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The 2014 Farmers Almanac
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You Can Make Pesto Out of (Almost) Anything

You Can Make Pesto Out of (Almost) Anything

If you love pesto all year long, being confined to just basil can be a bit limiting. Luckily, there are many ways to make this delicious green sauce more versatile.

First, let’s take a look at the traditional recipe.

Pesto (Traditional Recipe)
Serves 1

Ingredients:
2 cups packed basil, cilantro, or parsley
1/2 cup toasted pine nuts, cooled
1 cup grated parmesan cheese
3 cloves crushed garlic
1 tablespoon lemon juice
1/4 cup-1/2 cup olive oil, depending on how creamy you want it
Pinch of salt (optional)

Directions:
Put the five ingredients into a food processor and pulse to blend. Slowly add oil through feed tube until it makes a nice paste.

There really is nothing like the strong flavor of basil, cilantro, or parsley pesto, but sometimes you don’t have enough of one kind of herb on-hand. That’s a great time to begin experimenting. Using any combination of these three herbs works great.

But why stop there? No parmesan? Use some shredded cheddar or just about any other cheese. No olive oil? Use canola oil. Don’t have garlic? If they’re in season, you can substitute two garlic scapes, the green stalk that grows up and curls at the top of the garlic plant. Not enough lemon juice? Use half white vinegar and half lemon juice, and you won’t notice the difference. Or just leave it out completely, and it will still be fine. The color will change faster, but the flavor will be great.

What if you’re allergic to nuts, or just don’t have any pine nuts (which are expensive)? You can also use walnuts, almonds, hazelnuts, or pecans, or you don’t have to use nuts at all. The nuts thicken the sauce and help it to bind to whatever you are putting it over. Without them, you just have a thinner sauce. One way to thicken pesto without nuts is to use pureed white beans or chickpeas. These options also have the benefit of adding more protein.

If you want some pesto before your herb garden has grown to a harvesting age, you’ll find that you don’t even need herbs to make a delicious pesto. If you’re impatient for that tangy, green flavor, you can experiment with pesto recipes made from spring crops like spinach, chard, kale, or collards. By adding these hardy greens, full of calcium, you’ll be ingesting a pretty nutrient dense and delicious sauce.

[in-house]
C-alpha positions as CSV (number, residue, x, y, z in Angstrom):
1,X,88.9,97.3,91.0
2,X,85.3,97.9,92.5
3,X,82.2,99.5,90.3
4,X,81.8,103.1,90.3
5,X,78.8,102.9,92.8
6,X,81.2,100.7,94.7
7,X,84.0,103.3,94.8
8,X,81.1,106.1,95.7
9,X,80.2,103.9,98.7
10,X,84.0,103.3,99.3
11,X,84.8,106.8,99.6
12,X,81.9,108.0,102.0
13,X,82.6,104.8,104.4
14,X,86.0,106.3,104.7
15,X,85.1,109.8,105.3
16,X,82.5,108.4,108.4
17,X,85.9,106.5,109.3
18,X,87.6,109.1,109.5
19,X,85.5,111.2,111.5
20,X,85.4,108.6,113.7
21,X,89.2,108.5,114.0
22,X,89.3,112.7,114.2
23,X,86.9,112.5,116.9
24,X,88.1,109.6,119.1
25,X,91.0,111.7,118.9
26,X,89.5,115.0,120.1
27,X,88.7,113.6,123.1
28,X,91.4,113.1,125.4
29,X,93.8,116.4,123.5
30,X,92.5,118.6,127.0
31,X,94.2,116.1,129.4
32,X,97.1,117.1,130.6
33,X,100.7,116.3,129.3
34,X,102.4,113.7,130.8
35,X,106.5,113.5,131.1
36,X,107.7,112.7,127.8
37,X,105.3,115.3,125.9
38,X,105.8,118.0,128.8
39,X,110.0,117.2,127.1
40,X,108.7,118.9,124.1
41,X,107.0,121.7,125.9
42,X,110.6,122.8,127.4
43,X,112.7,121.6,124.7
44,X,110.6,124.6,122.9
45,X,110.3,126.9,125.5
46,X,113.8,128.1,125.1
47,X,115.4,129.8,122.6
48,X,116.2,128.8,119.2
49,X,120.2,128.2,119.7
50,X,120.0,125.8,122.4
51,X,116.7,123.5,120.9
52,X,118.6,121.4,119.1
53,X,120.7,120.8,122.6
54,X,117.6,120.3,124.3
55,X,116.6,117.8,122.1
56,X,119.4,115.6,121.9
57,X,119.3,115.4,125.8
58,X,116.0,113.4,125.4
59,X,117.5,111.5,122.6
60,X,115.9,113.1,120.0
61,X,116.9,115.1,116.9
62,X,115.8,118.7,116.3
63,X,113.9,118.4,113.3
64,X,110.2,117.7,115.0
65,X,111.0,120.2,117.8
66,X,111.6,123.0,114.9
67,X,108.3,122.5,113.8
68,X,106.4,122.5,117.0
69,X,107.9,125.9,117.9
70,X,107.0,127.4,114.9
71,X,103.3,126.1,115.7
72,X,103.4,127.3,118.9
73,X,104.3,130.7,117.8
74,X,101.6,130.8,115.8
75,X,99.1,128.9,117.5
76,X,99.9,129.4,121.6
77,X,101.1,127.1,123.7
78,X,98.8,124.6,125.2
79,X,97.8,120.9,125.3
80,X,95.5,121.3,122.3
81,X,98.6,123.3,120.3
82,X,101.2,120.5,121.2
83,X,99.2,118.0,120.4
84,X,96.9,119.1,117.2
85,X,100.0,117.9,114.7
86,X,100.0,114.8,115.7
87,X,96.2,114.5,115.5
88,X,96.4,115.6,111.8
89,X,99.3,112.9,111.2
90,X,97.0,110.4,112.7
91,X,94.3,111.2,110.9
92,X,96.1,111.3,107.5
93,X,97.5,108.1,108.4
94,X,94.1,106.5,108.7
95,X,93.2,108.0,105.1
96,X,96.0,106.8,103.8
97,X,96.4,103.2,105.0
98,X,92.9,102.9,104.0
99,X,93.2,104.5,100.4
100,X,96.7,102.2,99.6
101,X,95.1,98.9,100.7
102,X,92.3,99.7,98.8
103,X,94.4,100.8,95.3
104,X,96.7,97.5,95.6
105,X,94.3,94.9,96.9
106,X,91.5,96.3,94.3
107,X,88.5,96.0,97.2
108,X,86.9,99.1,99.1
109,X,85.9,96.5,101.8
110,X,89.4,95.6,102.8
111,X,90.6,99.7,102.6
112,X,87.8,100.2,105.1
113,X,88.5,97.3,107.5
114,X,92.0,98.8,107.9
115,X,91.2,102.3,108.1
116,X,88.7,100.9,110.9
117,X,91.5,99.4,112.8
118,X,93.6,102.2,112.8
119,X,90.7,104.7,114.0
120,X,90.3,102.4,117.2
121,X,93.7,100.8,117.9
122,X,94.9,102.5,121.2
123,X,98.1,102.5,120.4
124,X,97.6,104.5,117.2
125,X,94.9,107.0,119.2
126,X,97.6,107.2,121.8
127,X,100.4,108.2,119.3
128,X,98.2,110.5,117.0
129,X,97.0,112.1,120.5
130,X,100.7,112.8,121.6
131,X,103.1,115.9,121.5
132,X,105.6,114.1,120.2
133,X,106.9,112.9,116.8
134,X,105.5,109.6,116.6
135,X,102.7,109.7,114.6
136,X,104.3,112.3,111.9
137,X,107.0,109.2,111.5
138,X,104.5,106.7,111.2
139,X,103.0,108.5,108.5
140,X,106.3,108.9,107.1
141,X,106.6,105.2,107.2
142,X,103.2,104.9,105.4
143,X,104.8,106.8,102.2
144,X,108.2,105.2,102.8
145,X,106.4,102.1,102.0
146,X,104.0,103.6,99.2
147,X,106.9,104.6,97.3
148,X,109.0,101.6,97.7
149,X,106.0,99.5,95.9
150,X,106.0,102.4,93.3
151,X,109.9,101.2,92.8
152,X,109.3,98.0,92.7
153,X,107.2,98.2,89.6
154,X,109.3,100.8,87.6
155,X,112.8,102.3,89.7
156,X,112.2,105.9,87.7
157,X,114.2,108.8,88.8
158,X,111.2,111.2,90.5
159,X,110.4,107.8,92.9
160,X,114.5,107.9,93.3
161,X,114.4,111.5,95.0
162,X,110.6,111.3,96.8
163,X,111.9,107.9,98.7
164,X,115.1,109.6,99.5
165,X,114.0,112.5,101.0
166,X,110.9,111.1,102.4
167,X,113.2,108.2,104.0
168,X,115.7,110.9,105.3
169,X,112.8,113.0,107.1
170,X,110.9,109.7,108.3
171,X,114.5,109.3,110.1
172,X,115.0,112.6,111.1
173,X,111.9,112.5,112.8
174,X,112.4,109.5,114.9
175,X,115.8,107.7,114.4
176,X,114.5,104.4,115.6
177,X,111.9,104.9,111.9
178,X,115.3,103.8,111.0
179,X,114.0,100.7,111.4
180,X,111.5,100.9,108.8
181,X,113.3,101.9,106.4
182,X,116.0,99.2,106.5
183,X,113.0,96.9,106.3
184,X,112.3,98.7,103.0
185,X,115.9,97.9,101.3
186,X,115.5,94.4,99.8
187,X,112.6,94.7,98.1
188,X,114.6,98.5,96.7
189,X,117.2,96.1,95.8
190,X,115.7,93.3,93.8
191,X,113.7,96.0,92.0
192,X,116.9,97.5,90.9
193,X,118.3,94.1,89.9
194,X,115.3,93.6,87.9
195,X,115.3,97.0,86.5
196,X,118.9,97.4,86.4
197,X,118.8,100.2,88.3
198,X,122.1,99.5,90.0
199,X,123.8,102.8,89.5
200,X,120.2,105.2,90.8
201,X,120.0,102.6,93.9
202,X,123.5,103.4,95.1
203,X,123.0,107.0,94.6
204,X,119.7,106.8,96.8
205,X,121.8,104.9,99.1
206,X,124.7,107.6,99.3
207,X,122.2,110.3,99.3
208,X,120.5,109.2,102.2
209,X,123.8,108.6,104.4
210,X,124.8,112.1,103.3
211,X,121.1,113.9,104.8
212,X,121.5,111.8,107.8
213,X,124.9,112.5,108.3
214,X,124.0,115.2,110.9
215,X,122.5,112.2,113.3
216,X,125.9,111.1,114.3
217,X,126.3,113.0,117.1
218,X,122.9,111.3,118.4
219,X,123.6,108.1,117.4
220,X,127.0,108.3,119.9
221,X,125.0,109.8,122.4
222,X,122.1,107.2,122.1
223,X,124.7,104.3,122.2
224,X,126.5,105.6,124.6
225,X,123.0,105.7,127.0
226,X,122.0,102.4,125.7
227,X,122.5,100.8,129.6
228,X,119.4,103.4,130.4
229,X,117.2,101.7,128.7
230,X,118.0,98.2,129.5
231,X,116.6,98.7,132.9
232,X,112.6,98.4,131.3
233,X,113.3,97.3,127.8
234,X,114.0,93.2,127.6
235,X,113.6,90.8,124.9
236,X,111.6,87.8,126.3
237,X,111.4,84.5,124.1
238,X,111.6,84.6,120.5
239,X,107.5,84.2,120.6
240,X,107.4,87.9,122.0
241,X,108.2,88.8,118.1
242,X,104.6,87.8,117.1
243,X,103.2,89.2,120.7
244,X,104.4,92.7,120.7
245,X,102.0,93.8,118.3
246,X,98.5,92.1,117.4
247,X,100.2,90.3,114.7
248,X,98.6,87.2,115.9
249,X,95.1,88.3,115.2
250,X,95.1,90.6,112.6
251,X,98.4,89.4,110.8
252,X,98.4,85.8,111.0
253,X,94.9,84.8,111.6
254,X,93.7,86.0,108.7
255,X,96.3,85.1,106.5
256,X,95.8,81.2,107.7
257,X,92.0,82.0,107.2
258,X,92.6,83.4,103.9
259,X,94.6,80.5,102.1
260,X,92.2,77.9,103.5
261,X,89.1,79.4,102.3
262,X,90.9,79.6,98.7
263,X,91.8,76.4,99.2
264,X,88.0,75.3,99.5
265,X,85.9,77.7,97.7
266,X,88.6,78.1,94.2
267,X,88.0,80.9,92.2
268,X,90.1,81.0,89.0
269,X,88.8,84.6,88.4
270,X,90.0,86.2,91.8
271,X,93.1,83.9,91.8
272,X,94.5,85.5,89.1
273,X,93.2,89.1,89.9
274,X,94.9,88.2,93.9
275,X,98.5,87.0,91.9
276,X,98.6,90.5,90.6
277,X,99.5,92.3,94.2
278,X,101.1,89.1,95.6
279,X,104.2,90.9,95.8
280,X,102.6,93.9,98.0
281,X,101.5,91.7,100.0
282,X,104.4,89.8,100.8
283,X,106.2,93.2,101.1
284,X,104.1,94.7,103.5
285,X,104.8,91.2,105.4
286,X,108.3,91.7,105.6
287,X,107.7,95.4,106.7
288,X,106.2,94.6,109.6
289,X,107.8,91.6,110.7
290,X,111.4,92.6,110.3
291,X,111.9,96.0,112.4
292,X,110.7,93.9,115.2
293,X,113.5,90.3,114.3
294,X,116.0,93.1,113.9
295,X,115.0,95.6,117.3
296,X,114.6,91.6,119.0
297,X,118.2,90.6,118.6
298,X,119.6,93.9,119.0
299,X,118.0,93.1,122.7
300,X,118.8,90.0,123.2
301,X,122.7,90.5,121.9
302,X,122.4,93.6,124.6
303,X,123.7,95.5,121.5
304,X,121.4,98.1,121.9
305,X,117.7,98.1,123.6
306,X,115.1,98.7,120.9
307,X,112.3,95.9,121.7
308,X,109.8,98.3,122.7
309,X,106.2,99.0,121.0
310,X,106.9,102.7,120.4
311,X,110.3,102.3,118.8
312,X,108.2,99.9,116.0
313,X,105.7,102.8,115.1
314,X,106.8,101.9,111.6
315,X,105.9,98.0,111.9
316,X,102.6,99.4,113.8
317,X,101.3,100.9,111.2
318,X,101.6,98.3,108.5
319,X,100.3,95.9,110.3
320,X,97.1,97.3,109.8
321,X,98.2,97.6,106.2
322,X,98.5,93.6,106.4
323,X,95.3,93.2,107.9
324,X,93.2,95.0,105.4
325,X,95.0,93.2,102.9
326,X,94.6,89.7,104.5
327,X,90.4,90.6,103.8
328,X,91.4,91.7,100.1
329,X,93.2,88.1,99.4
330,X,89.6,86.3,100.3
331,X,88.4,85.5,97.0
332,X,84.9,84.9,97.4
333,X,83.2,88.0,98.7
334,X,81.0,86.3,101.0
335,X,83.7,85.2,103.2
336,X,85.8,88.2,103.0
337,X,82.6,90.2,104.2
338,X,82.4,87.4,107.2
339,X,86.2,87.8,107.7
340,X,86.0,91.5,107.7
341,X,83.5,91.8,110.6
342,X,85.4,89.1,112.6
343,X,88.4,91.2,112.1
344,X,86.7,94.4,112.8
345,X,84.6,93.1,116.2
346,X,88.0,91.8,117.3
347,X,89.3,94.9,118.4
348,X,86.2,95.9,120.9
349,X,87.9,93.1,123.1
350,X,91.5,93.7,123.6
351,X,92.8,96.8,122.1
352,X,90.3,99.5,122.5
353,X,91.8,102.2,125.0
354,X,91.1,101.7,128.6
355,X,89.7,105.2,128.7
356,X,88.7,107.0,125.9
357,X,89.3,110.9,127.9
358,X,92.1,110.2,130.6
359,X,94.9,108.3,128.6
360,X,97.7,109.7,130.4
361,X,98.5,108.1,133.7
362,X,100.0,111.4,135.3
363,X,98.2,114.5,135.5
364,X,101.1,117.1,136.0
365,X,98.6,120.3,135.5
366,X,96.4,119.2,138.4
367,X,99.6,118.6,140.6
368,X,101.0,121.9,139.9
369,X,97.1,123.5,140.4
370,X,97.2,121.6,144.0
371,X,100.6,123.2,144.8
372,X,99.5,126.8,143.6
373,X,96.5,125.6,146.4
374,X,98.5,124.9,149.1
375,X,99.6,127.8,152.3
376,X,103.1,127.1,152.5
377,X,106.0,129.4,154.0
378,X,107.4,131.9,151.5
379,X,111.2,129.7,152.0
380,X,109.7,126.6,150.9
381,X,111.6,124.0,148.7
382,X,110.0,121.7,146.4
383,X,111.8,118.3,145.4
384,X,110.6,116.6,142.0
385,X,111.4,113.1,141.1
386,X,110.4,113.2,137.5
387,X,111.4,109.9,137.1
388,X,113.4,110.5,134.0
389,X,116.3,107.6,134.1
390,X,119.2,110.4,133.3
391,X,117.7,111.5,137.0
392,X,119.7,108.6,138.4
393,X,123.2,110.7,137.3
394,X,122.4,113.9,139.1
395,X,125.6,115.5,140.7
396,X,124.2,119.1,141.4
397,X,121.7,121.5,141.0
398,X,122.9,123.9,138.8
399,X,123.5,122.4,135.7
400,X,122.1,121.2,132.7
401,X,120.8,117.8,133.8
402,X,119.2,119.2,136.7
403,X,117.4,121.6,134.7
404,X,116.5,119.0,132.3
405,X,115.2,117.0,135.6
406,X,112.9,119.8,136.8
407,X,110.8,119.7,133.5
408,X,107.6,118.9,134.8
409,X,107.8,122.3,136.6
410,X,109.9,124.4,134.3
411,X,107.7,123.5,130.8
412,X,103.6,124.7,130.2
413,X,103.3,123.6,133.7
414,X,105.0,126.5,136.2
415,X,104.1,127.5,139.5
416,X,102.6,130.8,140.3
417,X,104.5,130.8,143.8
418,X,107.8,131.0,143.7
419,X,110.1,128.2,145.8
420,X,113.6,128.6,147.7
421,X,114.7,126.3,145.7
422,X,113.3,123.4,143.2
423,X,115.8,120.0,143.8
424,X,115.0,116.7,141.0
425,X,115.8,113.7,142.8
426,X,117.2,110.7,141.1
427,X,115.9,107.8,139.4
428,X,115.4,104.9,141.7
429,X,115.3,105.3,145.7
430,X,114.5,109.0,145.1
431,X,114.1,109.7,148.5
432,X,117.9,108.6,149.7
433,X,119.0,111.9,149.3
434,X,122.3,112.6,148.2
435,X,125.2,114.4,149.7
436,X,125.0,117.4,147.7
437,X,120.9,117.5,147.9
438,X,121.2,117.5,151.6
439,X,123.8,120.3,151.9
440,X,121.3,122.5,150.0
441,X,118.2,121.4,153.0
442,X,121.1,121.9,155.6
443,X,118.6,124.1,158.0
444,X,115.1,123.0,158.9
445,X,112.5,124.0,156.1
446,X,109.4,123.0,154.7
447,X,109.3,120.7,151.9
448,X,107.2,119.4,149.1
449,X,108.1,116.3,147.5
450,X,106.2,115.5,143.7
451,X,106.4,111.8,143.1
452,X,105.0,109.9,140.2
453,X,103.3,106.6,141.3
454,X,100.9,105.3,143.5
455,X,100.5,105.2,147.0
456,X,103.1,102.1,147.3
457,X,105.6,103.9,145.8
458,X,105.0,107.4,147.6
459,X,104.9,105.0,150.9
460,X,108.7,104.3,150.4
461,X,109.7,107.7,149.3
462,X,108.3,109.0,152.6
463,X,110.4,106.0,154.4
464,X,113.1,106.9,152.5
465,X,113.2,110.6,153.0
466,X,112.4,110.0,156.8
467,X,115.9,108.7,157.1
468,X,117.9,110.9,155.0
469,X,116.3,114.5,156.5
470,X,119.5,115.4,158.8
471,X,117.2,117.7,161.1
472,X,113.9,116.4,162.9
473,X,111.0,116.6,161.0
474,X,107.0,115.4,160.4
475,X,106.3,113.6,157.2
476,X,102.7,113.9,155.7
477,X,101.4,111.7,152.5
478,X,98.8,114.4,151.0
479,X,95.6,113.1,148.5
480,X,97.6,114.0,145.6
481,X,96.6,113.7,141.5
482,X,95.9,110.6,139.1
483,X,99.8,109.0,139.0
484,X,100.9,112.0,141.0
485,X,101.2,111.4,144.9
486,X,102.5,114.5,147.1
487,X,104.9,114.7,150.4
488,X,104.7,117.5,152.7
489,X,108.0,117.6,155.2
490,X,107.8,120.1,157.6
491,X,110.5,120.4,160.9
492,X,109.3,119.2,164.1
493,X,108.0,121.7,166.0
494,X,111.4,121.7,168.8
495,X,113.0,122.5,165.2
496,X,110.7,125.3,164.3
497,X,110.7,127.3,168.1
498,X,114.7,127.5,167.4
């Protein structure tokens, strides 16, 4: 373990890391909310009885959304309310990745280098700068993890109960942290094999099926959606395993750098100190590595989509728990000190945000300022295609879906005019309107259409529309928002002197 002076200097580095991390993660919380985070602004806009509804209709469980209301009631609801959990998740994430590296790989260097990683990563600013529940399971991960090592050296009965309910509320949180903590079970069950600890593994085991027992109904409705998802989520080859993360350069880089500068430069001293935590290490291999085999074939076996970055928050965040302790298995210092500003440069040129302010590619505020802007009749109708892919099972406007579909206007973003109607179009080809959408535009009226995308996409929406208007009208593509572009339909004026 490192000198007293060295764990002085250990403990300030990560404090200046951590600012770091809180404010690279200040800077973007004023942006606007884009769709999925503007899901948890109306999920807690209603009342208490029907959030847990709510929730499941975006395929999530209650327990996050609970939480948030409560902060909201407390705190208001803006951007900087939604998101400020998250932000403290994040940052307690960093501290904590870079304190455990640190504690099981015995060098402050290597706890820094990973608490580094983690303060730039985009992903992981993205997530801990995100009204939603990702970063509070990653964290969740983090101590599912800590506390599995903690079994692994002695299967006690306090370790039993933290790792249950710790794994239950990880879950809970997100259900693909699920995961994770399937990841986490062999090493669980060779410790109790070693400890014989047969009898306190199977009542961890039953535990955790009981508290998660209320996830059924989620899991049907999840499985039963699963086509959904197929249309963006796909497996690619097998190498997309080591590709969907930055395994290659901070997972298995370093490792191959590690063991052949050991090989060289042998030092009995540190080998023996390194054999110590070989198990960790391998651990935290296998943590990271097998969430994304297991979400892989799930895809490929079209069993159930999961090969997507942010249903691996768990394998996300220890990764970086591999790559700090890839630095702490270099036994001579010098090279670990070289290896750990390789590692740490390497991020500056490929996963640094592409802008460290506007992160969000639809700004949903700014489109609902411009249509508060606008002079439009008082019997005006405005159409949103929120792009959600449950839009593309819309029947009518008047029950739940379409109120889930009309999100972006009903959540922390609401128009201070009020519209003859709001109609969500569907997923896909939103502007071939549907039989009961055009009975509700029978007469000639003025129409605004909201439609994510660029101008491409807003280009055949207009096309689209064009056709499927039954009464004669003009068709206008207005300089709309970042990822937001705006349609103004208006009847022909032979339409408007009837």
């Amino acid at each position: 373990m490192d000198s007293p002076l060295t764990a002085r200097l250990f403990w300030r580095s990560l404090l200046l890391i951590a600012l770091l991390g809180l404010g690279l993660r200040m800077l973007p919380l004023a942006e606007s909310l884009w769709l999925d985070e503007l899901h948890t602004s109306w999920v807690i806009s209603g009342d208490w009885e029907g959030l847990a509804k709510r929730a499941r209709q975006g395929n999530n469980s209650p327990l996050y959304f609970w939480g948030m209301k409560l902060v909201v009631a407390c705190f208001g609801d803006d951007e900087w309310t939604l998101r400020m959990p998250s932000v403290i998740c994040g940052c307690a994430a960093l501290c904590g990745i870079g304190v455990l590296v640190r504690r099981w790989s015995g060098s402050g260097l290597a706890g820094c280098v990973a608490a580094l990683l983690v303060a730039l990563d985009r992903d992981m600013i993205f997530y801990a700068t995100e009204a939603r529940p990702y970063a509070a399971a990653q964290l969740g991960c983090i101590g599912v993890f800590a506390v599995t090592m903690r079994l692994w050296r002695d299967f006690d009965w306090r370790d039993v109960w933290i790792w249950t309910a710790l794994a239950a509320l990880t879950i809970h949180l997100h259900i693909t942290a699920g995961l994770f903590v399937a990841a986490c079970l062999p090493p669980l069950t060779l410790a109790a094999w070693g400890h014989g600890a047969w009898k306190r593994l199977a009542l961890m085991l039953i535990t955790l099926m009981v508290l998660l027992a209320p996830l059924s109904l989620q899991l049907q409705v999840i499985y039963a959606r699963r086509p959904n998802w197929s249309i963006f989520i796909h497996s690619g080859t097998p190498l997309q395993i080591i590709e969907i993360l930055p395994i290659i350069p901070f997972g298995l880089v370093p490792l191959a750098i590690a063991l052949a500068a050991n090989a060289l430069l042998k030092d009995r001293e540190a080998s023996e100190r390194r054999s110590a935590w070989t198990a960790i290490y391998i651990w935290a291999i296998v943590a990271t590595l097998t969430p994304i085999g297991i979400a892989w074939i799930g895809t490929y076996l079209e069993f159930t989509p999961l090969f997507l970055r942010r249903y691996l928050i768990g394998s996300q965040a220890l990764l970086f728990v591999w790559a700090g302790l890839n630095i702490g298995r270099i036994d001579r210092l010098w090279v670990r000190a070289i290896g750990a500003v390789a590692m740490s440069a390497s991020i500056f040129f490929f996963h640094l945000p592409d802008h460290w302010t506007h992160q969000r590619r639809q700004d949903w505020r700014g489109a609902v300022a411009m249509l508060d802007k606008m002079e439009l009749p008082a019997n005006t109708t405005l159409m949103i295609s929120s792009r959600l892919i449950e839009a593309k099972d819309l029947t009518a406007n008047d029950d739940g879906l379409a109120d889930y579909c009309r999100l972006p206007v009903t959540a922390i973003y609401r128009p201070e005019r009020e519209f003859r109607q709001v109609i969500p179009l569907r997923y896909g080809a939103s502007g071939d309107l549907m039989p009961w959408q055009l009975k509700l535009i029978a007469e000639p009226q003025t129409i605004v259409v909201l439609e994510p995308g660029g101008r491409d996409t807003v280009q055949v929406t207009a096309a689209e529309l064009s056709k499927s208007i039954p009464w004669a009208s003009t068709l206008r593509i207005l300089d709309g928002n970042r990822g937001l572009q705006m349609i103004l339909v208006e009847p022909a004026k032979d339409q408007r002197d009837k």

Even after the herbs start growing, you may enjoy this variation enough to add kale or spinach to your pesto. You can even use carrot tops, which if you’re like most people, probably just get composted at your house, to make basic. Use them on their own, or combine them with spinach. Those green tops also make a good addition to soups.

But what about fall? I was recently at a farmers’ market in northern Maine, and one of the vendors had a sample of pesto. I immediately went over and noticed a magenta looking spread. They had made it out of cooked beets, which is just perfect for the fall. It seems there’s just about no time of year when you can’t make this amazing and versatile sauce! Except winter, that is …

In many parts of the country, crisp fall weather has definitely started, and frosty nights are approaching fast. Basil is beginning to turn bitter and spotty, and cilantro has flowered, but parsley, kale, collards, chard, spinach, beets, and carrot tops are still ready for harvest.

Pesto season is still not over, but it will be soon. So here’s one final season extension tip. Whatever version of pesto you like best, make a lot of it when the ingredients are in season. Pour any extra you have into BPA-free ice cube trays, cover it with foil, and put it in the freezer. Once your pesto is frozen, you can pop the cubes out and place them in freezer bags. Anytime you want pesto in the winter, just pull out a cube and enjoy. Whether you enjoy the traditional herb pesto, or are excited by these new possibilities, you can stock up and treat yourself all season long.

Evergreen (or Red) Pesto
Serves 1

Ingredients:
2 cups packed basil, parsley, cilantro, spinach, chard, kale, collards, carrot tops, sun-dried tomatoes, or cooked beets (you can also combine any of these, except tomatoes and beets)
1/2 cup toasted nuts (walnuts, almonds, pine nuts, pecans, or white beans, chickpeas – or no nuts at all)
3 cloves crushed garlic (or 2 garlicscapes)
1 cup finely shredded cheese (parmesan, romano, cheddar, mozzarella, etc.)
1 tablespoon lemon juice (or half lemon juice, half vinegar, or none at all)
1/4-1/2 cup olive oil, canola oil, vegetable oil
Pinch of salt (optional)

Directions:
Put the five ingredients into a food processor and pulse to blend. Slowly add oil through feed tube until it makes a nice paste.

3 comments

1 Terisa { 06.24.11 at 4:58 pm }

Kyle~sounds yummy
I Like trying to ways of any recipe and your pesto 1 is a must try Thanks for Sharing~

GoTtA LoVe PeSTo!!!

2 Terisa { 06.24.11 at 4:57 pm }

Gotta LoVe PeStO!!!!

3 kyle { 10.12.10 at 4:34 pm }

i made a “pesto” out of traditional garden herbs, Oregano, thyme, purple basil, sage,olive oil and almonds.. throw it all in food processor and you have a great herb spread. taste great on grilled chicken

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